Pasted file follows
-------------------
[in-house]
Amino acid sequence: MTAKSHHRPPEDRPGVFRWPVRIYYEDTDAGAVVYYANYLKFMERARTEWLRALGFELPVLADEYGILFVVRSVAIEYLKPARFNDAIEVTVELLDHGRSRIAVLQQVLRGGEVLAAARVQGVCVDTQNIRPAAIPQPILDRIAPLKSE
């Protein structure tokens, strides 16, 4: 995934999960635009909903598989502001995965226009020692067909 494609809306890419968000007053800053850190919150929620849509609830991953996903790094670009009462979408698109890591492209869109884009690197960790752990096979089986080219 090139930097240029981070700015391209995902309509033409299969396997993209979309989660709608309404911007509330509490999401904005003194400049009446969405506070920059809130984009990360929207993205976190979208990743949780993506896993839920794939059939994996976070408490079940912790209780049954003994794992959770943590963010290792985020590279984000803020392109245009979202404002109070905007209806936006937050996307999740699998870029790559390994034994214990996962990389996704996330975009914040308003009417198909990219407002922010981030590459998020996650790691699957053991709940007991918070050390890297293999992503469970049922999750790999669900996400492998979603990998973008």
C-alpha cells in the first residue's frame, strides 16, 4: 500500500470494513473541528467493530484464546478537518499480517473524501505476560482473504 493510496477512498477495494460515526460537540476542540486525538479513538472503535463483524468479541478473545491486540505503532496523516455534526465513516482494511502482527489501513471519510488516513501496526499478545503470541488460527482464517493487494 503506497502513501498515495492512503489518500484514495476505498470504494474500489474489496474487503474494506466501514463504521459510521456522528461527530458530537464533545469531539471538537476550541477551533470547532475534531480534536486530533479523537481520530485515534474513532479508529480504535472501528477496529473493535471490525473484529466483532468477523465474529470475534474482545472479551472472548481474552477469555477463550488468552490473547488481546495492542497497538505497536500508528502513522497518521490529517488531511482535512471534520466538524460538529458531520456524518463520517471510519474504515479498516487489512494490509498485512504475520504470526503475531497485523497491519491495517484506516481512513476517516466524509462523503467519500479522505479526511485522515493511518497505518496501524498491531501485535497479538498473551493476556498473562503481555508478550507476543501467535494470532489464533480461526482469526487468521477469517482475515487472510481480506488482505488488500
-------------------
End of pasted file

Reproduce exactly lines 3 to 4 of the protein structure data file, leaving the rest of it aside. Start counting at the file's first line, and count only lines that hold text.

């Protein structure tokens, strides 16, 4: 995934999960635009909903598989502001995965226009020692067909 494609809306890419968000007053800053850190919150929620849509609830991953996903790094670009009462979408698109890591492209869109884009690197960790752990096979089986080219 090139930097240029981070700015391209995902309509033409299969396997993209979309989660709608309404911007509330509490999401904005003194400049009446969405506070920059809130984009990360929207993205976190979208990743949780993506896993839920794939059939994996976070408490079940912790209780049954003994794992959770943590963010290792985020590279984000803020392109245009979202404002109070905007209806936006937050996307999740699998870029790559390994034994214990996962990389996704996330975009914040308003009417198909990219407002922010981030590459998020996650790691699957053991709940007991918070050390890297293999992503469970049922999750790999669900996400492998979603990998973008």
C-alpha cells in the first residue's frame, strides 16, 4: 500500500470494513473541528467493530484464546478537518499480517473524501505476560482473504 493510496477512498477495494460515526460537540476542540486525538479513538472503535463483524468479541478473545491486540505503532496523516455534526465513516482494511502482527489501513471519510488516513501496526499478545503470541488460527482464517493487494 503506497502513501498515495492512503489518500484514495476505498470504494474500489474489496474487503474494506466501514463504521459510521456522528461527530458530537464533545469531539471538537476550541477551533470547532475534531480534536486530533479523537481520530485515534474513532479508529480504535472501528477496529473493535471490525473484529466483532468477523465474529470475534474482545472479551472472548481474552477469555477463550488468552490473547488481546495492542497497538505497536500508528502513522497518521490529517488531511482535512471534520466538524460538529458531520456524518463520517471510519474504515479498516487489512494490509498485512504475520504470526503475531497485523497491519491495517484506516481512513476517516466524509462523503467519500479522505479526511485522515493511518497505518496501524498491531501485535497479538498473551493476556498473562503481555508478550507476543501467535494470532489464533480461526482469526487468521477469517482475515487472510481480506488482505488488500